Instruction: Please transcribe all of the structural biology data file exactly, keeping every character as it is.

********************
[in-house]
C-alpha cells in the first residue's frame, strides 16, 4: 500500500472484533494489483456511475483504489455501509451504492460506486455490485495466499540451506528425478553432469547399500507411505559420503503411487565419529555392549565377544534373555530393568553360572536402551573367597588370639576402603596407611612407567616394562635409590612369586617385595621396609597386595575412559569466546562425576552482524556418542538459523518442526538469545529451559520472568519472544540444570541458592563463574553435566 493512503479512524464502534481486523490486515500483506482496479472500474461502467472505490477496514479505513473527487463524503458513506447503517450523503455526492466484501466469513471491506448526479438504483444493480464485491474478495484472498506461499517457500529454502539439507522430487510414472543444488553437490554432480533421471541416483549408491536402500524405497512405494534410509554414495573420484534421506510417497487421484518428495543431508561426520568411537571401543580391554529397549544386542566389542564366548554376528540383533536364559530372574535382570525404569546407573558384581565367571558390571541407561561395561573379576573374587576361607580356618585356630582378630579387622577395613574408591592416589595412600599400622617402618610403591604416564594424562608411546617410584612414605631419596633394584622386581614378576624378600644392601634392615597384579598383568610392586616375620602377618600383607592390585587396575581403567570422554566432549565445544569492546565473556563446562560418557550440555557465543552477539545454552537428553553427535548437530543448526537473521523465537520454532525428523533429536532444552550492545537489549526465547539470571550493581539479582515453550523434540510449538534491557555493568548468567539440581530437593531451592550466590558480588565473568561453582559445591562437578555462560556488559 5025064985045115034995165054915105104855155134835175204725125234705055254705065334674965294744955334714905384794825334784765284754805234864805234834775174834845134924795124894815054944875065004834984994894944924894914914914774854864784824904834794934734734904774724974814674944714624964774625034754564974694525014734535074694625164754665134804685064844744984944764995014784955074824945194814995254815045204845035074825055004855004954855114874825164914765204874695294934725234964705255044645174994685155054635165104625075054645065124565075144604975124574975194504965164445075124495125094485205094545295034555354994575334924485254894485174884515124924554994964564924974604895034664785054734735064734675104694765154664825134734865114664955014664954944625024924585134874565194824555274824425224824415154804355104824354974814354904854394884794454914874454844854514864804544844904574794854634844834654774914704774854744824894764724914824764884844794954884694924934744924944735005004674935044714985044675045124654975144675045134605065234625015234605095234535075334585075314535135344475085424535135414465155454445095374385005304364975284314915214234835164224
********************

[in-house]
C-alpha cells in the first residue's frame, strides 16, 4: 500500500472484533494489483456511475483504489455501509451504492460506486455490485495466499540451506528425478553432469547399500507411505559420503503411487565419529555392549565377544534373555530393568553360572536402551573367597588370639576402603596407611612407567616394562635409590612369586617385595621396609597386595575412559569466546562425576552482524556418542538459523518442526538469545529451559520472568519472544540444570541458592563463574553435566 493512503479512524464502534481486523490486515500483506482496479472500474461502467472505490477496514479505513473527487463524503458513506447503517450523503455526492466484501466469513471491506448526479438504483444493480464485491474478495484472498506461499517457500529454502539439507522430487510414472543444488553437490554432480533421471541416483549408491536402500524405497512405494534410509554414495573420484534421506510417497487421484518428495543431508561426520568411537571401543580391554529397549544386542566389542564366548554376528540383533536364559530372574535382570525404569546407573558384581565367571558390571541407561561395561573379576573374587576361607580356618585356630582378630579387622577395613574408591592416589595412600599400622617402618610403591604416564594424562608411546617410584612414605631419596633394584622386581614378576624378600644392601634392615597384579598383568610392586616375620602377618600383607592390585587396575581403567570422554566432549565445544569492546565473556563446562560418557550440555557465543552477539545454552537428553553427535548437530543448526537473521523465537520454532525428523533429536532444552550492545537489549526465547539470571550493581539479582515453550523434540510449538534491557555493568548468567539440581530437593531451592550466590558480588565473568561453582559445591562437578555462560556488559 5025064985045115034995165054915105104855155134835175204725125234705055254705065334674965294744955334714905384794825334784765284754805234864805234834775174834845134924795124894815054944875065004834984994894944924894914914914774854864784824904834794934734734904774724974814674944714624964774625034754564974694525014734535074694625164754665134804685064844744984944764995014784955074824945194814995254815045204845035074825055004855004954855114874825164914765204874695294934725234964705255044645174994685155054635165104625075054645065124565075144604975124574975194504965164445075124495125094485205094545295034555354994575334924485254894485174884515124924554994964564924974604895034664785054734735064734675104694765154664825134734865114664955014664954944625024924585134874565194824555274824425224824415154804355104824354974814354904854394884794454914874454844854514864804544844904574794854634844834654774914704774854744824894764724914824764884844794954884694924934744924944735005004674935044714985044675045124654975144675045134605065234625015234605095234535075334585075314535135344475085424535135414465155454445095374385005304364975284314915214234835164224